- - Friday, April 9, 2010

DISTRICT OF COLUMBIA

Smithsonian, QVC reach jewelry deal

The Smithsonian Institution said Thursday that it has licensed its renowned gem and jewelry collection to create a line of bracelets, brooches and other baubles with the TV shopping network QVC.

The jewelry line, expected to launch this fall, will be based on the National Gem and Mineral Collection at the National Museum of Natural History, which includes the famous Hope Diamond and Marie Antoinette earrings among 375,000 specimens.

Curators will help oversee creation of the jewelry line.

FLORIDA

Spacewoman asked about career, hair

CAPE CANAVERAL — Discovery’s space station visit took a sudden pop-cultural turn Thursday when one of the four record-breaking female astronauts went on talk radio from orbit to chat about her career, iPod selections and even her hairdo.

Stephanie Wilson was a good sport as she answered questions from nationally syndicated talk-show host Tom Joyner, whose shows are broadcast on blackamericaweb.com. He noted that there are more women in orbit right now than ever before, then asked: “Did you get your hair done before you went up in space?”

Miss Wilson threw back her head and laughed.

“Of course, I always try to represent NASA as best I can,” she said. “So hopefully, I’m looking pretty good.”

MASSACHUSETTS

Manslaughter charge for Kerrigan’s brother

BOSTON — The brother of figure skater Nancy Kerrigan was charged with manslaughter in the death of their 70-year-old father in what prosecutors called a drunken rage during a trivial argument over use of the family telephone, the Middlesex District Attorney’s Office said Thursday.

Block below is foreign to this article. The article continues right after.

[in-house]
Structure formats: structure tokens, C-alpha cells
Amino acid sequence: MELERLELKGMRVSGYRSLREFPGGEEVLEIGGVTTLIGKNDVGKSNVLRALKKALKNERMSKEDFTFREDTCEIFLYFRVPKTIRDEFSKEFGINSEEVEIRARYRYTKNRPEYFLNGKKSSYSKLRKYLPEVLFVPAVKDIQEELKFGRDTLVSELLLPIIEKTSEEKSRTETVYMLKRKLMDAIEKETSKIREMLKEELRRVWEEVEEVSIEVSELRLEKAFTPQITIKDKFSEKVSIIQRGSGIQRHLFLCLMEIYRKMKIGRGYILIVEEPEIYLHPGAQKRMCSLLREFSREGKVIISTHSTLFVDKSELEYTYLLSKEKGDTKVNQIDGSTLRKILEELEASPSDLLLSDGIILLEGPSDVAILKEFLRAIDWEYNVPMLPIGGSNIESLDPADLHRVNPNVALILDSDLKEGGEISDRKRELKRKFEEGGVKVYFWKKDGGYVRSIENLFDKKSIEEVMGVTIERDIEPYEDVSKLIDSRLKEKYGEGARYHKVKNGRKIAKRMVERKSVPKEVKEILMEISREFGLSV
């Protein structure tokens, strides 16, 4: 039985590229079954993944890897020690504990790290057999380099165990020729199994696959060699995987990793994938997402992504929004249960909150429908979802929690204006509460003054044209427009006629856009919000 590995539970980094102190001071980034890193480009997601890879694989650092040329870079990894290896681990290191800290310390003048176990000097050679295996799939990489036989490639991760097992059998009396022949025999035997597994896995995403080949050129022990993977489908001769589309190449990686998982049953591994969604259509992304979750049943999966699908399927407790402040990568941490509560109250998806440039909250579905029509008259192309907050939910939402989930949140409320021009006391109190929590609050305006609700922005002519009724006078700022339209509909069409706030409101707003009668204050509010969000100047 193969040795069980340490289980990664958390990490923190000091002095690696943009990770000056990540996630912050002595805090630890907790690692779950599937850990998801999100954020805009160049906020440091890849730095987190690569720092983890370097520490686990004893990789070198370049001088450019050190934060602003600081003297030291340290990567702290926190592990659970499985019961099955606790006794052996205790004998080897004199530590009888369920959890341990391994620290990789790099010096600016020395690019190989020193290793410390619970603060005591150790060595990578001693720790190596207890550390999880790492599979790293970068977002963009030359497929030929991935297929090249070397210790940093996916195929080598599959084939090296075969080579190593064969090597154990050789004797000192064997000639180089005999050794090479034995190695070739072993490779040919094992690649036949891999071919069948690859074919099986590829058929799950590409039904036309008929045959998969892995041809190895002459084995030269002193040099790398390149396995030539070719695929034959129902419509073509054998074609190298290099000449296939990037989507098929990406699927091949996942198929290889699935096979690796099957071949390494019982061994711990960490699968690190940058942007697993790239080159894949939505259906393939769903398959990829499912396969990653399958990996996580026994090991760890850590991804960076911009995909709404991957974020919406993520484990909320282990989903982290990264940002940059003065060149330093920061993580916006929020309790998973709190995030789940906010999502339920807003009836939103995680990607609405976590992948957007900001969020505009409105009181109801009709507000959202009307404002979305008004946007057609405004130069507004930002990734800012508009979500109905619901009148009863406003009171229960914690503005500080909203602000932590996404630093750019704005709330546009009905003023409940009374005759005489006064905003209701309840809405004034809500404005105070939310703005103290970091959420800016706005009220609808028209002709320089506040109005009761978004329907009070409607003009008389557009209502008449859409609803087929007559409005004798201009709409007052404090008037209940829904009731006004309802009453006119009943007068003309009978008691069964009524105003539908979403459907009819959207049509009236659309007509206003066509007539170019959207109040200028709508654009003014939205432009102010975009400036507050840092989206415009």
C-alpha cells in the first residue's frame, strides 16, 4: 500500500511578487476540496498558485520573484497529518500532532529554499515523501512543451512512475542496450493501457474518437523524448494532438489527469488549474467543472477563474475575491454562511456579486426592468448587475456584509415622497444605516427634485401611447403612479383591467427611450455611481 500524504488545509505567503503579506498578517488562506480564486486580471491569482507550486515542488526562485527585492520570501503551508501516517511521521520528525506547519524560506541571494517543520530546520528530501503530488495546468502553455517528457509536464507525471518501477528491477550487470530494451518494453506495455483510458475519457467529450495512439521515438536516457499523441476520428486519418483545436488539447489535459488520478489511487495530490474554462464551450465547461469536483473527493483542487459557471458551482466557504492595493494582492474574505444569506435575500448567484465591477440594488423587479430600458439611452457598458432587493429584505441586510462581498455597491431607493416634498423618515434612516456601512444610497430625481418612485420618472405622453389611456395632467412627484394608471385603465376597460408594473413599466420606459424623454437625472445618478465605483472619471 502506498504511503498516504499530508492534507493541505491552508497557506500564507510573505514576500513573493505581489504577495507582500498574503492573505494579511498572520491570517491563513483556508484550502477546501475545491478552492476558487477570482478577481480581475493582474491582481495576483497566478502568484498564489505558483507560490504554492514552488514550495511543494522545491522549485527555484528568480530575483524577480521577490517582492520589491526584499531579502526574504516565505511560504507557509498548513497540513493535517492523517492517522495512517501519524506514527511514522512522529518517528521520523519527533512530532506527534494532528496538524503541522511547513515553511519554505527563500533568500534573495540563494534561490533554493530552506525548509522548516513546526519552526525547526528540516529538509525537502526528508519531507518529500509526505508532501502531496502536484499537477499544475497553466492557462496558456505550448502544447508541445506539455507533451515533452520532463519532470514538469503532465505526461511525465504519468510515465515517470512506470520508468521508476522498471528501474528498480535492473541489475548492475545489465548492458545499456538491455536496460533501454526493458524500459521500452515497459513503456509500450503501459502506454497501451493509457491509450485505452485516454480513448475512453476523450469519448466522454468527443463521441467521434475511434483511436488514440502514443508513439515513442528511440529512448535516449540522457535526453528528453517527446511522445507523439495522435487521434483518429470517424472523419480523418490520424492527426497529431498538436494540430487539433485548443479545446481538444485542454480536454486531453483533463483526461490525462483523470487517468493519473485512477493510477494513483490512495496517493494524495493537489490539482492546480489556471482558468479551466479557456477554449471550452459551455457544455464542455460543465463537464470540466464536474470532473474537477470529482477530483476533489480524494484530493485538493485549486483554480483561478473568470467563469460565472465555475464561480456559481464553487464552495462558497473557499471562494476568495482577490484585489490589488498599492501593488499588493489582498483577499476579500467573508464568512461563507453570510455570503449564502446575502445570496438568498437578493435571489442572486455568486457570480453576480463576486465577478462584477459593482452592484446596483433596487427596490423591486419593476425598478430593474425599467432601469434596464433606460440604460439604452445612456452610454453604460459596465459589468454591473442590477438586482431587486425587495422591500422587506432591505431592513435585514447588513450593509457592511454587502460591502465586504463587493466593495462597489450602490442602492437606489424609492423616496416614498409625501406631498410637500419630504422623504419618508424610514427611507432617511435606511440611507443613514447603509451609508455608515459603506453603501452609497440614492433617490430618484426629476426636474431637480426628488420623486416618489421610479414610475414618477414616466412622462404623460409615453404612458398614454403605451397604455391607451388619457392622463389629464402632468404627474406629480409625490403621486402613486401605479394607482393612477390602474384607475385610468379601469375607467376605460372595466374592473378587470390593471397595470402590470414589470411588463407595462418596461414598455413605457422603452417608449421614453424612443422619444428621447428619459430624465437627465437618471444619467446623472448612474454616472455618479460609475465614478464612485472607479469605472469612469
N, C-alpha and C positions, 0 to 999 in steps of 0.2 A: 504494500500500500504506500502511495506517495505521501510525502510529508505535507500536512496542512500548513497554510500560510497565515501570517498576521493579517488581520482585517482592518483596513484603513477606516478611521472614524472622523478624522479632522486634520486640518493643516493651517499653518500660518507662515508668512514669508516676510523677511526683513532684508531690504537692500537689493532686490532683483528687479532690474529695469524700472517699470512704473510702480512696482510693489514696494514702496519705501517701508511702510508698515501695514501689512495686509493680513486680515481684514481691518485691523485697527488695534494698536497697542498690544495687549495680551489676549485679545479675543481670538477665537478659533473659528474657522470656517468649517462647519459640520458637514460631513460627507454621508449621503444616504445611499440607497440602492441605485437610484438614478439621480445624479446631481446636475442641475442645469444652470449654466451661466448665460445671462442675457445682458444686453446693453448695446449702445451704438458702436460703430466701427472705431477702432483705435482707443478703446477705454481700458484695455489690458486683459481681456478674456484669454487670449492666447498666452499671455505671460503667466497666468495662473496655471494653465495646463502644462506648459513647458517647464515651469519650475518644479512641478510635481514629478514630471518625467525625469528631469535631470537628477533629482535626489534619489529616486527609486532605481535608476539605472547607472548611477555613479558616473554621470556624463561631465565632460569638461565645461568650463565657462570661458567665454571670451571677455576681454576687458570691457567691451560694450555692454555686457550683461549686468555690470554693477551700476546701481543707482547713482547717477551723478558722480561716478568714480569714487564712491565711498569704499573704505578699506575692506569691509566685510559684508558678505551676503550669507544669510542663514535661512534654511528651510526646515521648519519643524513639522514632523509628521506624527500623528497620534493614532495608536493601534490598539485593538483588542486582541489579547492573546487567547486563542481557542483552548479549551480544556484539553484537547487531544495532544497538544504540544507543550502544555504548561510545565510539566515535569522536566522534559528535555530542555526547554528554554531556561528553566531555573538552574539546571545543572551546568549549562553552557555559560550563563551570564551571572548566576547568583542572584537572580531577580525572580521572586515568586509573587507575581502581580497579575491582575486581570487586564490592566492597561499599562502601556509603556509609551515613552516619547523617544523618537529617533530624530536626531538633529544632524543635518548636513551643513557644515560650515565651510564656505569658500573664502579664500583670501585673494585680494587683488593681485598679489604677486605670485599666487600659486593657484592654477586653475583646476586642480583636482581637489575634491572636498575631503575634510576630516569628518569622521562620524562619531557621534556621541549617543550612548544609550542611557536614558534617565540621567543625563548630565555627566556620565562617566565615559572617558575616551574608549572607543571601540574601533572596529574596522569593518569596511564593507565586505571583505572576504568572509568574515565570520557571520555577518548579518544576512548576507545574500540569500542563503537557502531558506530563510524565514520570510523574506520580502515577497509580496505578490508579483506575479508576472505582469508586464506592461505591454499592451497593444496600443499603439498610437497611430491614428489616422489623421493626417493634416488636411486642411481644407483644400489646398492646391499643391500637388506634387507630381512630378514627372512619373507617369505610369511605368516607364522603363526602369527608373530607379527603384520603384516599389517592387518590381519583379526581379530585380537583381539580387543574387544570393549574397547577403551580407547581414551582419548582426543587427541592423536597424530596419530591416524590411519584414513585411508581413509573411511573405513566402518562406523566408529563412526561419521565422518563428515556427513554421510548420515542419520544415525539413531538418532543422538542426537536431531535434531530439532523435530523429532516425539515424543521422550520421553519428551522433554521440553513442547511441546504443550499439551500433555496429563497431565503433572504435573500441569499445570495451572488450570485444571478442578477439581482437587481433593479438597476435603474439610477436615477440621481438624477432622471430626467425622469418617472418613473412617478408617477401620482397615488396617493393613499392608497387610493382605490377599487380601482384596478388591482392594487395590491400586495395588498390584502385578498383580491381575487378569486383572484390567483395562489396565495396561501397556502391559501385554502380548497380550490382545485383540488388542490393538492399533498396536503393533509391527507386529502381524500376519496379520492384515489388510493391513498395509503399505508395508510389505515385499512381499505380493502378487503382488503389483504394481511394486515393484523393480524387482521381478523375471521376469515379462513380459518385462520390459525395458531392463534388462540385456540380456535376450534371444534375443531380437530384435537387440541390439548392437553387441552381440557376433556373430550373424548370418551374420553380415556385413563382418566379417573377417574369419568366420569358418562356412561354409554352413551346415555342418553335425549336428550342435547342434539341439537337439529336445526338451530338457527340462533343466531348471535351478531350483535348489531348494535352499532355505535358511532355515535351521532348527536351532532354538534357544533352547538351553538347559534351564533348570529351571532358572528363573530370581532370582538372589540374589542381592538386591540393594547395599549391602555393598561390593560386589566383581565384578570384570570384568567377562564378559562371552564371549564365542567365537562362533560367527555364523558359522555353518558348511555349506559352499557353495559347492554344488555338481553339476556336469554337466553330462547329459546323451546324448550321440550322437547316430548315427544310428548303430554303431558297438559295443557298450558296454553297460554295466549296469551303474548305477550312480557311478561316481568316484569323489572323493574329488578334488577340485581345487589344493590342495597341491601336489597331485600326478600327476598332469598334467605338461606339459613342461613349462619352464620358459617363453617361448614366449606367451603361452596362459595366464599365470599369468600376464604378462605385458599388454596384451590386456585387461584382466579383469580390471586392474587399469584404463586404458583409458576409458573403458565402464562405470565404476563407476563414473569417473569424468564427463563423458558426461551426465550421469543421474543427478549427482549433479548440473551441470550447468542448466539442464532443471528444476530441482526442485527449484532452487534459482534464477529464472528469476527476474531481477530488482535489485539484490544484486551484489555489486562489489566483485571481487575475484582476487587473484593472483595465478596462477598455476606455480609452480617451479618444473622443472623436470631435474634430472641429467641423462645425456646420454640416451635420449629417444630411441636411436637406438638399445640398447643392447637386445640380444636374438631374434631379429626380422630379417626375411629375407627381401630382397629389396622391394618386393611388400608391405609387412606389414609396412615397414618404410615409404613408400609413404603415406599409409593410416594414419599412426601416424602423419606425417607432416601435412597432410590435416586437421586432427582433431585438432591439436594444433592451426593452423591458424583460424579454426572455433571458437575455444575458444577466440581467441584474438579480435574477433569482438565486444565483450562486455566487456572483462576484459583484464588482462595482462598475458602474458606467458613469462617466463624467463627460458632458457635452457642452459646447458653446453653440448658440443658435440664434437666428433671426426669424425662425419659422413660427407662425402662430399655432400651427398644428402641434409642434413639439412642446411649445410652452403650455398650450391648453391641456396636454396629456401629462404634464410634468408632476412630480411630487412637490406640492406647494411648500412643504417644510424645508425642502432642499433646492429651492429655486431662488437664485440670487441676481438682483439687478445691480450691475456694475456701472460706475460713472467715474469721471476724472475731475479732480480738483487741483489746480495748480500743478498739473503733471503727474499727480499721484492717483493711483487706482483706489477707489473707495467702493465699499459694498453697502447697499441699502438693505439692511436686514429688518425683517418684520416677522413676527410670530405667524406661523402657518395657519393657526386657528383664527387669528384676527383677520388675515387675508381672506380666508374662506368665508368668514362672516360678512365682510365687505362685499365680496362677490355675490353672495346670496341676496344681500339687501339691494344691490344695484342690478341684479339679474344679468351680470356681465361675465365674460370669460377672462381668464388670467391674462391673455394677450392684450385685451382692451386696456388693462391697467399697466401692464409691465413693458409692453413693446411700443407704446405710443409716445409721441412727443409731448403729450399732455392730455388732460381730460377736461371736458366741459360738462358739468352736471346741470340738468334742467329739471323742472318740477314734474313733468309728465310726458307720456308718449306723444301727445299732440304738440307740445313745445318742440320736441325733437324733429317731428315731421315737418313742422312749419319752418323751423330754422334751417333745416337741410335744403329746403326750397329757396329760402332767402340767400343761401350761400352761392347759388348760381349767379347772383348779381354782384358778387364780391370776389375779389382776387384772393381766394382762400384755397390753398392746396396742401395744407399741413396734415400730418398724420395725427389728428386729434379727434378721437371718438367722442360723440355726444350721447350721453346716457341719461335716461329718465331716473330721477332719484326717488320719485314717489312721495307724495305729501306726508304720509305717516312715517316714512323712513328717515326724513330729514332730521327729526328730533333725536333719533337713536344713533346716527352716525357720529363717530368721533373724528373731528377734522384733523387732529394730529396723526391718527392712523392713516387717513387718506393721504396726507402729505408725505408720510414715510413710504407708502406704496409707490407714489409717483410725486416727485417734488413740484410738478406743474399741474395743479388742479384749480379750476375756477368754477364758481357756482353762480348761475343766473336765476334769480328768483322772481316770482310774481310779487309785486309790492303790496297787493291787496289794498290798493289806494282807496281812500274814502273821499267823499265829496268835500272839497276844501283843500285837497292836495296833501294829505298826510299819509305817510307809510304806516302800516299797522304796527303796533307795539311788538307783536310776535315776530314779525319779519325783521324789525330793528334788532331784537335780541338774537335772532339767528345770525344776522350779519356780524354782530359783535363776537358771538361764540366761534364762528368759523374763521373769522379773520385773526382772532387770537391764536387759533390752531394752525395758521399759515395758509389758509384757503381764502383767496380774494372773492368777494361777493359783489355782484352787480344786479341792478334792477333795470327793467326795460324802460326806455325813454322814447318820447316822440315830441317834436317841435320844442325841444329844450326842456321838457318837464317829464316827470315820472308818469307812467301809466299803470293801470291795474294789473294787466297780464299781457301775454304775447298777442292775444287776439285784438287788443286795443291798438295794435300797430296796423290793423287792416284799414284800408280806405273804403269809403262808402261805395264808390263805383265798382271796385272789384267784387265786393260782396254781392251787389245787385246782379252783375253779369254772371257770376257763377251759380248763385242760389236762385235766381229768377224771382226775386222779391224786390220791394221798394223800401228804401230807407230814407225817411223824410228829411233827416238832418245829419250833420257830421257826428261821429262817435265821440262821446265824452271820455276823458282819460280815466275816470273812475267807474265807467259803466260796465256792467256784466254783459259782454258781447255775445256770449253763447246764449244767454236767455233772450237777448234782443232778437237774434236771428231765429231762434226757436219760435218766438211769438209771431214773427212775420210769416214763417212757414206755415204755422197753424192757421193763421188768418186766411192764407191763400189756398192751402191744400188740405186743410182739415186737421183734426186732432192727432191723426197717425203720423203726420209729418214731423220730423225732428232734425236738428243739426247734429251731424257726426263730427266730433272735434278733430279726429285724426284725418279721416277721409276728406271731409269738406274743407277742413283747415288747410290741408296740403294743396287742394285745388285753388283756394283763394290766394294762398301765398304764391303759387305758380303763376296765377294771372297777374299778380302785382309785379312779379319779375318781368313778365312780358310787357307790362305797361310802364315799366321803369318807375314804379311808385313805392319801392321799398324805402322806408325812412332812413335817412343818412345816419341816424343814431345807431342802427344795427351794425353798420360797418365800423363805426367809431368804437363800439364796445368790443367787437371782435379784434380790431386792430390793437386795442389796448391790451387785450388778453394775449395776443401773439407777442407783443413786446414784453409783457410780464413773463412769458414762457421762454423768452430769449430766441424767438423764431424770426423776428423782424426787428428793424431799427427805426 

Mark Kerrigan, 45, was indicted by a Middlesex Superior Court grand jury in the Jan. 24 death of Daniel Kerrigan.

He had been charged with assault and battery on an elderly person resulting in serious bodily injury.

NEW JERSEY

Artifact burial site raises concerns

LAKEWOOD — Environmental regulators are trying to decide what to do about an unlicensed religious artifact burial site.

A rabbi coordinated the dumping of 2,000 trash bags full of Jewish text and clothing on private land in Lakewood during Passover. Orthodox Jews are not permitted to discard the items, called shaimos, by normal means.

Some neighbors complained, calling it an illegal dump. The New Jersey Department of Environmental Protection issued a warning last week and ordered that the site be cleaned up.

The agency, however, said it is sensitive to the religion’s requirements. For now, it is allowing the bags to stay until it decides how to relocate them.

NEW YORK

Sex Pistols manager dies from cancer

NEW YORK — The former manager of the Sex Pistols and one of the seminal figures of the punk-rock era, Malcolm McLaren, died Thursday. He was 64.

A man who identified himself as his son Joe Corre said Mr. McLaren died of cancer in Switzerland.

“He was the original punk rocker and revolutionized the world,” Mr. Corre said in a telephone interview. “He’s somebody I’m incredibly proud of. He’s a real beacon of a man for people to look up to.”

The multitalented Mr. McLaren rose to fame as the colorful manager of the Sex Pistols, but the art-college dropout is also known for the infamous clothes shop he opened on London’s King’s Road with his then-girlfriend, Vivienne Westwood, in 1971.

The shop changed its name and focus several times, operating as SEX and World’s End and Seditionaries at various times before Ms. Westwood and Mr. McLaren split.

OHIO

Man with cleaver in Sikh temple shot

CLEVELAND — A man entered his Sikh temple in suburban Cleveland early Thursday, raised a meat cleaver near two members preparing for morning prayers, and was fatally shot by police, authorities said.

Police don’t think Ravinder Nijjar, 41, of Bedford, had a religious motive for his behavior at the temple, where he worshipped, Police Chief Greg Duber said.

Mr. Nijjar entered the worship area of the Guru Gobind Singh Sikh Temple in Bedford with a meat cleaver 10 to 12 inches long, the chief said.

The two men readying to pray fled and returned with officers, who were confronted within a minute by the man, again with the cleaver raised, the chief said. He kept moving toward officers and was shot.

From wire dispatches and staff reports

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